Fe y Alegría did not arrive at Boa Vista by coincidence. We are here as a result of the observation, discernment, and actions of men and women who recognized the necessity of being present at the frontiers of exclusion. I always remember with happiness Ronilson Braga Agnaldo Junior y Pedro Pereira (Pedriño) Jesuits priests who brought forth the Company of Jesus to the north of Brazil. In 2018 we embarked on a path of great challenges and major learnings, first in our work with children, and later, little by little with their families and the community that welcomes them. In the first years, we established our service of coexistence and strengthening of bonds for children and adolescents, guaranteeing them basic services of protection, food, integration to Brazilian society, and the enjoyment of their rights. Today, 3 years later, Fe y Alegría Brazil accompanies thousands of immigrant families and nationals in the middle of a pandemic. Our humanitarian assistance includes delivering food, hygiene kits for the prevention of Covid-19, gas refills, clothes, and accessories for pregnant women, in addition to the services that we already came to provide.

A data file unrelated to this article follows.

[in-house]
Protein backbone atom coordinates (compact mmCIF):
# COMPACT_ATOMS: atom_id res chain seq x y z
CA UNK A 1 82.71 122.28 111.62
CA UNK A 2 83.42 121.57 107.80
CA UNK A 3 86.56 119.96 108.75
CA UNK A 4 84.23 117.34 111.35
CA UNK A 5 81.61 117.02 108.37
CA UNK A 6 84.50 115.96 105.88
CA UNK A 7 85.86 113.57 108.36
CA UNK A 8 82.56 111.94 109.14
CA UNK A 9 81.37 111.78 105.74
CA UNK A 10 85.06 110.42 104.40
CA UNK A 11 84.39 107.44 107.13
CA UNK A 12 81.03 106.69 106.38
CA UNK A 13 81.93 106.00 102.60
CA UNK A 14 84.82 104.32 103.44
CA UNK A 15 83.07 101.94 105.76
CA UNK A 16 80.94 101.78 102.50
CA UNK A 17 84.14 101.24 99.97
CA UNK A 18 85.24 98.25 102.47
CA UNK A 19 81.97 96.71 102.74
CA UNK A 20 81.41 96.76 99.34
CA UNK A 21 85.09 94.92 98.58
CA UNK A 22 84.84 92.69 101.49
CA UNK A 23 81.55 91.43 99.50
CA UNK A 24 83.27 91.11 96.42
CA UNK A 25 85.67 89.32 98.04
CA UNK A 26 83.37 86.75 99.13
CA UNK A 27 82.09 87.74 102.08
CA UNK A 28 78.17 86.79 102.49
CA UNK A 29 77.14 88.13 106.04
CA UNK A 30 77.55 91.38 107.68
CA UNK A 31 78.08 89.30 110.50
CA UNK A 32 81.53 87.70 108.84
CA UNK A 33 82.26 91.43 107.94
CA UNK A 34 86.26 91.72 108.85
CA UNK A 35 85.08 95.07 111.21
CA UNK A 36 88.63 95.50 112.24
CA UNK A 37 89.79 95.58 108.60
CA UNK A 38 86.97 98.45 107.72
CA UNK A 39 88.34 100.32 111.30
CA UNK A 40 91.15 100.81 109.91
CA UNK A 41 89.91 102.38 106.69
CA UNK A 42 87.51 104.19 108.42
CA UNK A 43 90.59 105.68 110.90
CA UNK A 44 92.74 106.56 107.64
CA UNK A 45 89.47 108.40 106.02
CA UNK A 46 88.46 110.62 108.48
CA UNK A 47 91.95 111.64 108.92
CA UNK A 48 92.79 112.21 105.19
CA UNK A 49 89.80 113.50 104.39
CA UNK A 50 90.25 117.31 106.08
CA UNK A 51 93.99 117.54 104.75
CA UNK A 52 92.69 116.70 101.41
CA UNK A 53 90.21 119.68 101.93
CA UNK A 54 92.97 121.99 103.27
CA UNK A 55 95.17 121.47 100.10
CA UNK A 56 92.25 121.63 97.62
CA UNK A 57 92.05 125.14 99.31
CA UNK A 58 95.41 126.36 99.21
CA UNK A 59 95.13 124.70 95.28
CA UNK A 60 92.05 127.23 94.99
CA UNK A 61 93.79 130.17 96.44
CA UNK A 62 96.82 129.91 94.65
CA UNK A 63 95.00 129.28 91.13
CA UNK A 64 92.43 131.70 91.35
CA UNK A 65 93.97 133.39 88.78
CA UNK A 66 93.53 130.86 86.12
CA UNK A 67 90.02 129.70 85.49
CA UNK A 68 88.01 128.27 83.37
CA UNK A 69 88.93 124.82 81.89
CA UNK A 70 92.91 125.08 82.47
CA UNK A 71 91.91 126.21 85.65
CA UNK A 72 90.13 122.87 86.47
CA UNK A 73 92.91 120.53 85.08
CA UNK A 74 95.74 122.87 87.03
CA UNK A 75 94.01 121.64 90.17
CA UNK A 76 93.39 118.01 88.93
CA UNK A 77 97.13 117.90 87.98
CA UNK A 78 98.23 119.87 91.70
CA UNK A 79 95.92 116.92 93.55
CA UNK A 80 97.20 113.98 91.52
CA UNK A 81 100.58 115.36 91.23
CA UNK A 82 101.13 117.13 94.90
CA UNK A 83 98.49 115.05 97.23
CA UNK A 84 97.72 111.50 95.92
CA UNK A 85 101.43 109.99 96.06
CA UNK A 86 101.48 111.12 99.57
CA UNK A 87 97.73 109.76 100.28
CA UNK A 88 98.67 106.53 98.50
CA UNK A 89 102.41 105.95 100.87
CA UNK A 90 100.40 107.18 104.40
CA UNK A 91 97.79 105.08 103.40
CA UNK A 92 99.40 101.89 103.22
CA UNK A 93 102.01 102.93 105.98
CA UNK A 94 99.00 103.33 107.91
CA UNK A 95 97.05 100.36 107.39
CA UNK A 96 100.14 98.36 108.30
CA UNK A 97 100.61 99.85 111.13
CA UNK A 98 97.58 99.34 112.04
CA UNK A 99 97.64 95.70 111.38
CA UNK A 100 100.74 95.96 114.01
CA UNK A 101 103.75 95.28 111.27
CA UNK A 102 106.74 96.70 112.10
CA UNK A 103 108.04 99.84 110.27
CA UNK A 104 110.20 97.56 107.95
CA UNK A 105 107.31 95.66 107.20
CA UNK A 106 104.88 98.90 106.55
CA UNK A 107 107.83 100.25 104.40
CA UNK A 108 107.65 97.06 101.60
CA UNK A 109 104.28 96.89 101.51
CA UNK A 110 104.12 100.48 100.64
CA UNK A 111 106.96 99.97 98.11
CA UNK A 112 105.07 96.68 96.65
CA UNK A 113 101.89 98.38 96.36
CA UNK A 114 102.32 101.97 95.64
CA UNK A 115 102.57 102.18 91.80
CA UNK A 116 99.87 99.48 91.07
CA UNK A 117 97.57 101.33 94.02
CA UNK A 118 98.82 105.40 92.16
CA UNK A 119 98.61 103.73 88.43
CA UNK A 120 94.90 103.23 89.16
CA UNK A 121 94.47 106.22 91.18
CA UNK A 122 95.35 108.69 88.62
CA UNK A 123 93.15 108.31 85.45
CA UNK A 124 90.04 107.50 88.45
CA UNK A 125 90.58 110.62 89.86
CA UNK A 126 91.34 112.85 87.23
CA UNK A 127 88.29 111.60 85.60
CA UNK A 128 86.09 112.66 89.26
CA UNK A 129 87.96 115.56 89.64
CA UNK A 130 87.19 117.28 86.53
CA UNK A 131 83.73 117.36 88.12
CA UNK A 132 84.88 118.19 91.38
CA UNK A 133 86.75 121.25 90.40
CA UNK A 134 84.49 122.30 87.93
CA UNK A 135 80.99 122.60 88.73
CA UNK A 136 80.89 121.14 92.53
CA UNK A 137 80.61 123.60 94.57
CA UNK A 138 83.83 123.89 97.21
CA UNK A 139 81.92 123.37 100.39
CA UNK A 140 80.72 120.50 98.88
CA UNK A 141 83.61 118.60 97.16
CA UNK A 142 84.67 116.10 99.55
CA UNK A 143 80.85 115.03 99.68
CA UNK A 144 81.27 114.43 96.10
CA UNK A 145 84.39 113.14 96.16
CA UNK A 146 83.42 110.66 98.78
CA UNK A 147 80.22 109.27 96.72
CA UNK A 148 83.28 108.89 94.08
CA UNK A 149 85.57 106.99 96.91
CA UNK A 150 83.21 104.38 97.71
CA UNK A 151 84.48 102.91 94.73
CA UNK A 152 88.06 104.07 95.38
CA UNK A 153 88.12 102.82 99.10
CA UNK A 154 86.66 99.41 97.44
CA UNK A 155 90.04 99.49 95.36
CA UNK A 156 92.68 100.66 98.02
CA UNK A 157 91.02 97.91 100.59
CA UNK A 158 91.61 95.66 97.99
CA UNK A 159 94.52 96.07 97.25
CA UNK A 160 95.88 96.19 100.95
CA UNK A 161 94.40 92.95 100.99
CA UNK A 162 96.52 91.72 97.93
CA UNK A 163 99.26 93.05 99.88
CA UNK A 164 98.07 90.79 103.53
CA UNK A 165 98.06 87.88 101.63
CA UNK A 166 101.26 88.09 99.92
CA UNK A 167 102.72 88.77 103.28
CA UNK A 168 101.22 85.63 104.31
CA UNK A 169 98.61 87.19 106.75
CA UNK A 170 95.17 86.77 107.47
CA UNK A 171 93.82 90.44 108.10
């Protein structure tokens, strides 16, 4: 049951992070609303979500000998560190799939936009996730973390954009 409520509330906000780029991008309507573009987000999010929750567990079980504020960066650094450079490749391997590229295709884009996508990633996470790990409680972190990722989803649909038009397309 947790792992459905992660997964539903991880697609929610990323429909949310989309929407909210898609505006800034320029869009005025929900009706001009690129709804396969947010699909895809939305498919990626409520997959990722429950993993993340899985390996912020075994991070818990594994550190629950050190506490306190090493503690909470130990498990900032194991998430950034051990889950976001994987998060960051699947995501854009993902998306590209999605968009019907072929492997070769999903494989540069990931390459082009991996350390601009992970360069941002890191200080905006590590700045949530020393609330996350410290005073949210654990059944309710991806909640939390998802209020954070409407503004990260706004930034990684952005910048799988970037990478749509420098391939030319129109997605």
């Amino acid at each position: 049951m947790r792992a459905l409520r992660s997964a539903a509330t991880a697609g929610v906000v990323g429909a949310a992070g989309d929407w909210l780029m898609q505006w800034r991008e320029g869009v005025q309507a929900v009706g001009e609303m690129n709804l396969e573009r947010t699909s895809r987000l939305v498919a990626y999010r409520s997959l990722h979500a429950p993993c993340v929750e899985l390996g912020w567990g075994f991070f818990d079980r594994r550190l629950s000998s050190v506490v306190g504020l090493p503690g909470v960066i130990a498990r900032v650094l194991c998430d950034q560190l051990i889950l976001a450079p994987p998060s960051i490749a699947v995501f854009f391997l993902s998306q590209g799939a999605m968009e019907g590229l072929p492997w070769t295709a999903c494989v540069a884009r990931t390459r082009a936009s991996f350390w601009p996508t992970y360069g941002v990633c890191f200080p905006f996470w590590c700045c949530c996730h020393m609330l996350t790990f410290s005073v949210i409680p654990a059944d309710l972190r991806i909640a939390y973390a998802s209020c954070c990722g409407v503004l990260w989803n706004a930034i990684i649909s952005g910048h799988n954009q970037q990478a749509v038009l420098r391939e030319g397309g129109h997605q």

In search of new ways to help the families who experience vulnerability, this month of June we inaugurated the temporary shelter “José María Velaz”. This shelter will welcome families as they transition to other states of Brazil, supporting the efforts of “Operación Acogida” an initiative by the Brazilian army in its strategy to respond to the migratory crisis, called “Interiorization”. This initiative relocates migrants to other Brazilian states, better prepared to receive a high migratory flow. Additionally, Fe y Alegrías’ program supports these migrants by offering training workshops for entrepreneurs, accompanying and helping them for up to four months while their small businesses generate their first earnings. This program contributes to the integration and economic independence of those families who decide to settle in the city of Boa Vista.